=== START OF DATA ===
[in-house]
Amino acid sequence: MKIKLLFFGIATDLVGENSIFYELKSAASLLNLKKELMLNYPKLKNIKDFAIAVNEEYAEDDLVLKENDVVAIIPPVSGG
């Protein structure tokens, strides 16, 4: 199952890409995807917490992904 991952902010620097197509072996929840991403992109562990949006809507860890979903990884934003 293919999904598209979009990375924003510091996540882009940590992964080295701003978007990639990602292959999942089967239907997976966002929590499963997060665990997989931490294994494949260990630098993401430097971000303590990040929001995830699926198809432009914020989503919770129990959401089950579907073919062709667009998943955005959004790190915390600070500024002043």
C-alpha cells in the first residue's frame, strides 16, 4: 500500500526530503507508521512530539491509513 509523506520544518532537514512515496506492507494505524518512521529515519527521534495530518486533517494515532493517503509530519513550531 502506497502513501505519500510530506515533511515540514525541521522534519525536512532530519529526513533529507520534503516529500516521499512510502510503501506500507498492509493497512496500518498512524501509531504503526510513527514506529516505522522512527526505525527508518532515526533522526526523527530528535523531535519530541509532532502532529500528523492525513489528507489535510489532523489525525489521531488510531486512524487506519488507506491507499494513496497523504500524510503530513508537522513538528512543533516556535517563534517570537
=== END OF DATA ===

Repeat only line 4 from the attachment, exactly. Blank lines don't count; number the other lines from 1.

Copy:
C-alpha cells in the first residue's frame, strides 16, 4: 500500500526530503507508521512530539491509513 509523506520544518532537514512515496506492507494505524518512521529515519527521534495530518486533517494515532493517503509530519513550531 502506497502513501505519500510530506515533511515540514525541521522534519525536512532530519529526513533529507520534503516529500516521499512510502510503501506500507498492509493497512496500518498512524501509531504503526510513527514506529516505522522512527526505525527508518532515526533522526526523527530528535523531535519530541509532532502532529500528523492525513489528507489535510489532523489525525489521531488510531486512524487506519488507506491507499494513496497523504500524510503530513508537522513538528512543533516556535517563534517570537